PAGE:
I expected pregnancy to mean constant, overwhelming, dramatic hunger. I'm growing a human being here—where is my sandwich? This has not, however, been the case for me. After all, most pregnant women need only about 300 extra calories a day. There have been a few one or two day stretches when I could think of nothing but food, and I'm pretty sure they were tied to growth spurts for baby. But that wasn't hunger so much as a strong urge, and I hope you will forgive my lack of delicacy, to stuff my face--an urge so strong I had trouble doing anything but preparing imaginary feasts for myself as I stared blankly at my computer--that passed soon enough.
Now that my unfettered sweet-eating (which was more about lack of willpower than my condition) is (somewhat) under control, I feel as if I'm eating pretty much the same way I always have, maybe slightly healthier and with a few more wholesome snacks than usual. I don't know if this is because I was already eating a huge amount of food and somehow exercising it off (dust collected on running shoes suggests no) or because I work at home and therefore can always have one of those snacks when I get hungry. My standbys are dried fruit, almonds, peanut butter, cheese, and sunflower seeds (which I don't actually like but are full of protein). This lineup is getting a little tired, though, so I think it might be time to make some candied pumpkin seeds. They don't have that much sugar in them, and pumpkin seeds are good for everyone.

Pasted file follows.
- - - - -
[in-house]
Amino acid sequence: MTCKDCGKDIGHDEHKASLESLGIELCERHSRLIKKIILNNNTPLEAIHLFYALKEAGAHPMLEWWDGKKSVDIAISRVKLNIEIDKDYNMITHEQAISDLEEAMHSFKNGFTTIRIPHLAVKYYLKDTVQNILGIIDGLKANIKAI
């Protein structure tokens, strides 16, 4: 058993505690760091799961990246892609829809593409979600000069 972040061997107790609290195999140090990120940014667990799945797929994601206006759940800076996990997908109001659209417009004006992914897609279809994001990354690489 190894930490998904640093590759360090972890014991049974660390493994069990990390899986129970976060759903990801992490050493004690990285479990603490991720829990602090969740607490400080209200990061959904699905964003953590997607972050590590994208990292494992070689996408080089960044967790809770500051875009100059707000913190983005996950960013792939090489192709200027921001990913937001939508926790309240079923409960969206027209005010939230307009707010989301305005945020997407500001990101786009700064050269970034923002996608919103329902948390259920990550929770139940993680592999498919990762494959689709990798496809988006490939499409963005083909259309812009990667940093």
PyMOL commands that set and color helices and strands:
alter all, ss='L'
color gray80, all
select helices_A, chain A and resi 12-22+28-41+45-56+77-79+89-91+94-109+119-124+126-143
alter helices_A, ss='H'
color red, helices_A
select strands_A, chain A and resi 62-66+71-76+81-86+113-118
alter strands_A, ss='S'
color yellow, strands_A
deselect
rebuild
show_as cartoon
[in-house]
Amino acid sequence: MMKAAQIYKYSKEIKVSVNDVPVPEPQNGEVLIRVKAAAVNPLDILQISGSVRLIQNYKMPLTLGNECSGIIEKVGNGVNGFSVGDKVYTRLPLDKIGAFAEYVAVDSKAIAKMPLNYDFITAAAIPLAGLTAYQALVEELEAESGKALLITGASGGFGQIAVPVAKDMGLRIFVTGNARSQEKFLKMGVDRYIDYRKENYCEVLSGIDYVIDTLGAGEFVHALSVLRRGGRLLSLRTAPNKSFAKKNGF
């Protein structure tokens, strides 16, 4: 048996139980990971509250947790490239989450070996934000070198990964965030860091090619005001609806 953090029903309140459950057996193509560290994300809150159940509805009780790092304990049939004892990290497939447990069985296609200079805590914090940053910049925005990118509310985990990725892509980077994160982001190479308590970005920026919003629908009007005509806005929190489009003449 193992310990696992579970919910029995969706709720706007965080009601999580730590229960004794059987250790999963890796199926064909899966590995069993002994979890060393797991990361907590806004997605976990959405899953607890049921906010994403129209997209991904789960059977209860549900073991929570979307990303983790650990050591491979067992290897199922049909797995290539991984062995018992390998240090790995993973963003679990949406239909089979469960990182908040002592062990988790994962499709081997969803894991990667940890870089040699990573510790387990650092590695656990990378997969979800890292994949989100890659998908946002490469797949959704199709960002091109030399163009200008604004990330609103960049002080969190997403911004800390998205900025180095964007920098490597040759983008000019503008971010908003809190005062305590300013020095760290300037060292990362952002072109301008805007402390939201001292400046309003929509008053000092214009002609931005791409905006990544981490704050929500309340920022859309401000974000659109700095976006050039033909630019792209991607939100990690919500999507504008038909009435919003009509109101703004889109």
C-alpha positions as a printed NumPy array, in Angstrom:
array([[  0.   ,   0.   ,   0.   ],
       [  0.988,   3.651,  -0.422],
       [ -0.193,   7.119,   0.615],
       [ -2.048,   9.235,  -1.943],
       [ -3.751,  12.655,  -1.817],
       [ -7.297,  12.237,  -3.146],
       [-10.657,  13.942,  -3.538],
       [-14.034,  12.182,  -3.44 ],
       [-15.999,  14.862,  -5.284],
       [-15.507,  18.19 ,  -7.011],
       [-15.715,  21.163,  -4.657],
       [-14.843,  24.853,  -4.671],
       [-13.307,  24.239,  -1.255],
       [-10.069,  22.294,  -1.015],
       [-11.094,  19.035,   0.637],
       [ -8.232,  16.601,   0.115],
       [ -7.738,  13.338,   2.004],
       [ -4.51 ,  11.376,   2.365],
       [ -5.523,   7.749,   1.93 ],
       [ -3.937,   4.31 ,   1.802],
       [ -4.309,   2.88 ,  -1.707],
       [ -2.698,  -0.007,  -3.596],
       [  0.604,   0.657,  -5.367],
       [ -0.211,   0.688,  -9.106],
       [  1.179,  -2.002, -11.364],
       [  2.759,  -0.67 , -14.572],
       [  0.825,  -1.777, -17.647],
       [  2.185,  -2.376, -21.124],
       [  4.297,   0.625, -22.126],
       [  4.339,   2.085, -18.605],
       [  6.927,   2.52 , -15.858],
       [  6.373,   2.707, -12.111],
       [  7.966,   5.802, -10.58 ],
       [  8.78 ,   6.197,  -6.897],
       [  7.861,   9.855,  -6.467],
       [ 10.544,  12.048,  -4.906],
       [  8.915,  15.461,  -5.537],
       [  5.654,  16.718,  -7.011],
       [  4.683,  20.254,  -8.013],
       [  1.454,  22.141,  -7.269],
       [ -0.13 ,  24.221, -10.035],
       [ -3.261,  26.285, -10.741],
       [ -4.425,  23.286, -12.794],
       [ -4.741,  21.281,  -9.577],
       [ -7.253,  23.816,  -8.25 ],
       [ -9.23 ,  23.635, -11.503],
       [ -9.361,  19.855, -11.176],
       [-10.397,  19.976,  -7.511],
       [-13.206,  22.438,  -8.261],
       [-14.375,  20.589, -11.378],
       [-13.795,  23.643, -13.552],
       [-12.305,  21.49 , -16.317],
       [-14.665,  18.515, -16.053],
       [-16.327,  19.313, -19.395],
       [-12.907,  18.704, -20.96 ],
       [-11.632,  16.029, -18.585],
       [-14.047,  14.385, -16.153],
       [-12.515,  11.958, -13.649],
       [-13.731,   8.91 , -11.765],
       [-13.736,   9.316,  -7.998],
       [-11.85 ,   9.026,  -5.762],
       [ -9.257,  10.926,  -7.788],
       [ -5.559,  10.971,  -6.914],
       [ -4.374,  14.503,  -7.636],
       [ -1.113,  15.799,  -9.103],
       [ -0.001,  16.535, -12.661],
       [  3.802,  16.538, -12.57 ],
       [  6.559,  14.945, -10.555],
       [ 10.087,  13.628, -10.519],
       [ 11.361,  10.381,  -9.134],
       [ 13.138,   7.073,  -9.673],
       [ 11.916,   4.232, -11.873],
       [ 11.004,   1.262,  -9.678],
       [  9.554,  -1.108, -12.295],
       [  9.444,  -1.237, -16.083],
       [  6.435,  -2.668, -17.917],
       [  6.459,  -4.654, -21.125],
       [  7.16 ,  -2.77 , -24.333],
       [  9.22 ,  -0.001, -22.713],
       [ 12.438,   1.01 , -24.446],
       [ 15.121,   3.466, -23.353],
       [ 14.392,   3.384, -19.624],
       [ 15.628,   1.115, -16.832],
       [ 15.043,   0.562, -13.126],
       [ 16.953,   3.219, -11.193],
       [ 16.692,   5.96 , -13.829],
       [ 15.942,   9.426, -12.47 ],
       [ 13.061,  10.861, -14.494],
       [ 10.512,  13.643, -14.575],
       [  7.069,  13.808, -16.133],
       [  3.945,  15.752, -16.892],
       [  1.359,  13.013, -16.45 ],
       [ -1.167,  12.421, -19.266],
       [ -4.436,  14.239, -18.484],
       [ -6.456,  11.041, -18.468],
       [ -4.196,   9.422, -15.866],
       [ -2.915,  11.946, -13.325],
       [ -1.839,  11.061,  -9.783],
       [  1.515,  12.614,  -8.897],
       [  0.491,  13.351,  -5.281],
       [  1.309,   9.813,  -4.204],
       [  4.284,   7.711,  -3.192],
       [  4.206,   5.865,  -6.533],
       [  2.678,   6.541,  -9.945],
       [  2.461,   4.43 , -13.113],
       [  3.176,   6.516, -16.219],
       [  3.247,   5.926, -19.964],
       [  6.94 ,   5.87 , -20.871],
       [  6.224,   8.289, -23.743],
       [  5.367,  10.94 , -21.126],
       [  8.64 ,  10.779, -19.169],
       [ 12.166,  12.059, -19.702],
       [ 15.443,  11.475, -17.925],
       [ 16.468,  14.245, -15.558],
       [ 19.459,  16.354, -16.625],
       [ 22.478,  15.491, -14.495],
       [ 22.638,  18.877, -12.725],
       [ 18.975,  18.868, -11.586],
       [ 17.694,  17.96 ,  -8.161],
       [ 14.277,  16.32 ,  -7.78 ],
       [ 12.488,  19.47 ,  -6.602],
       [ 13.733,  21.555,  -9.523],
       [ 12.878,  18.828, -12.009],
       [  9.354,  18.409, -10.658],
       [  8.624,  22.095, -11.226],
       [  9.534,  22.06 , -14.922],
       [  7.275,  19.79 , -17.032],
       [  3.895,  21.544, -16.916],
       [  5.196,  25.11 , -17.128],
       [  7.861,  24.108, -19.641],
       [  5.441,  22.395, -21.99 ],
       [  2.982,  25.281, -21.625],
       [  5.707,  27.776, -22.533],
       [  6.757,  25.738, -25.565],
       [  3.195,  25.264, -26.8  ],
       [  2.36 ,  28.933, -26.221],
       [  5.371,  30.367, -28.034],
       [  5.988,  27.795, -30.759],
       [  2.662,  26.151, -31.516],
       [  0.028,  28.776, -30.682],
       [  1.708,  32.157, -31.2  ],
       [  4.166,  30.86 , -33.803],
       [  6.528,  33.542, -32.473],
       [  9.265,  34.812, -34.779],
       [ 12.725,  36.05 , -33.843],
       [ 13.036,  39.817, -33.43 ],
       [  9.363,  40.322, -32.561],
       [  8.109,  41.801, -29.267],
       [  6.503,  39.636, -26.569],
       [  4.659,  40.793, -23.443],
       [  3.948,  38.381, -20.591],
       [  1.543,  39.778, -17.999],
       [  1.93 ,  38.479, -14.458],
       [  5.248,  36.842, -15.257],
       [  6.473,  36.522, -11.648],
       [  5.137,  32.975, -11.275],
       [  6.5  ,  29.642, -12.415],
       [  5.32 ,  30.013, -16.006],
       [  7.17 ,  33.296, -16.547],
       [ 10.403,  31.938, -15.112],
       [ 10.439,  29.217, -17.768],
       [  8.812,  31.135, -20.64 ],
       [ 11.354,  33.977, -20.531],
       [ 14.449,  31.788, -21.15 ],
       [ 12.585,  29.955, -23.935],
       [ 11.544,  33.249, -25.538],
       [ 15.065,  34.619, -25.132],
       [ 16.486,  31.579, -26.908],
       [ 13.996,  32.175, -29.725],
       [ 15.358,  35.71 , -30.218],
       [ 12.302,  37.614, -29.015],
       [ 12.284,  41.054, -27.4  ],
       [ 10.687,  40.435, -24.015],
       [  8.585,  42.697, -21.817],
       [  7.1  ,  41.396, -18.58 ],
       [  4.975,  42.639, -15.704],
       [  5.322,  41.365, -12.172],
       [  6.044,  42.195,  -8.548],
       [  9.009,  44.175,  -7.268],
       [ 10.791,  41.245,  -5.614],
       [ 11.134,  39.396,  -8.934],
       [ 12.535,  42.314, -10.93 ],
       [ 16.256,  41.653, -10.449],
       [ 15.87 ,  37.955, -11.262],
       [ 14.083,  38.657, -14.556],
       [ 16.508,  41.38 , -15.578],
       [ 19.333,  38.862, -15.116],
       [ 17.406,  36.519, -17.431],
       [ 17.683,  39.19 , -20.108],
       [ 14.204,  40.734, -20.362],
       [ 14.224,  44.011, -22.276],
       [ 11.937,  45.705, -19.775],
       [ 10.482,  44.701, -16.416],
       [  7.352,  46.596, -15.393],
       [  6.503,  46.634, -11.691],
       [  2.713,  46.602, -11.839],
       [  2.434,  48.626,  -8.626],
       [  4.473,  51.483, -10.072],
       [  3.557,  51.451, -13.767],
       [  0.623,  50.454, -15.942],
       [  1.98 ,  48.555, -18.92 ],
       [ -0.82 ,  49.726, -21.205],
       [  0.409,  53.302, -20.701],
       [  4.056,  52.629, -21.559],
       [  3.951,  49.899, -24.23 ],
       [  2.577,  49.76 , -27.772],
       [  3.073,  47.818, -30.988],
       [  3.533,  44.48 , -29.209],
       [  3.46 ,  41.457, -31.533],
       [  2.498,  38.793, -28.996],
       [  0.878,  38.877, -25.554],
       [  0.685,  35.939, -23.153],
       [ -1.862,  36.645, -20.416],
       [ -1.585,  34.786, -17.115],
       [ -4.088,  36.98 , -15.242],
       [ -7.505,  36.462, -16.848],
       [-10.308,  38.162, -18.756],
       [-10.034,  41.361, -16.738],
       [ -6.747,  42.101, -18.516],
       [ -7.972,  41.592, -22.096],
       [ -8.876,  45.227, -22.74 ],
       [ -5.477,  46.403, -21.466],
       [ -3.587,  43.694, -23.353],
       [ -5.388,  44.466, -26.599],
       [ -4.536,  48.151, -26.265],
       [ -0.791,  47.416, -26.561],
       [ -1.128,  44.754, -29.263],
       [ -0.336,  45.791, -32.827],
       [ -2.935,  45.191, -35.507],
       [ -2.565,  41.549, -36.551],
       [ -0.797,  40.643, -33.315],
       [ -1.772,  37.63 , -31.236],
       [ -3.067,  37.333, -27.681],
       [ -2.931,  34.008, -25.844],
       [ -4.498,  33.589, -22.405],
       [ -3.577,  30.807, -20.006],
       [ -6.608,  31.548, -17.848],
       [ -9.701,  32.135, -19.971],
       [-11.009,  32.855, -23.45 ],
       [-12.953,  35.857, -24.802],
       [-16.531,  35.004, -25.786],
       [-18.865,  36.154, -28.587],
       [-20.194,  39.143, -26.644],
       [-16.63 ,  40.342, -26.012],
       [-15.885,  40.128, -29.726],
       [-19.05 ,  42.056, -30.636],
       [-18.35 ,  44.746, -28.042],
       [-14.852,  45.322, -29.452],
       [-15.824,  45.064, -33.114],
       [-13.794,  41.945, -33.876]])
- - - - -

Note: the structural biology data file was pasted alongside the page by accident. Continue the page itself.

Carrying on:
About the author: Robin Bellinger recently escaped a career in book publishing, which was cutting into her cooking time. Now she's a freelance editor and can bake bread on Tuesday afternoon if she feels like it. She lives in Midtown Manhattan with her husband and blogs about cooking and crafting at home*economics.
- Yield:1/2 cup
- 1/4 teaspoon cumin seeds
- 2 teaspoons unsalted butter
- 1/2 cup raw pumpkin seeds
- 1 tablespoon granulated sugar
- Generous pinch each of ground cinnamon, paprika, and cayenne pepper
- 1 teaspoon honey
- Kosher salt
Toast the cumin seeds in a small pan over medium heat 2 to 3 minutes, until the seeds release their aroma and are lightly browned. Pound them coarsely in a mortar.
Melt the butter in the cumin pan over medium heat. Add the pumpkin seeds and sugar, then sprinkle the spices and a healthy pinch of salt over them. Toss the pumpkin seeds to coat them well with the butter and cook a few minutes, until just after they begin to pop and color slightly.
Turn off the heat and wait 30 seconds. Add the honey, tossing well to coat the pumpkin seeds. Spread on a plate and let them cool.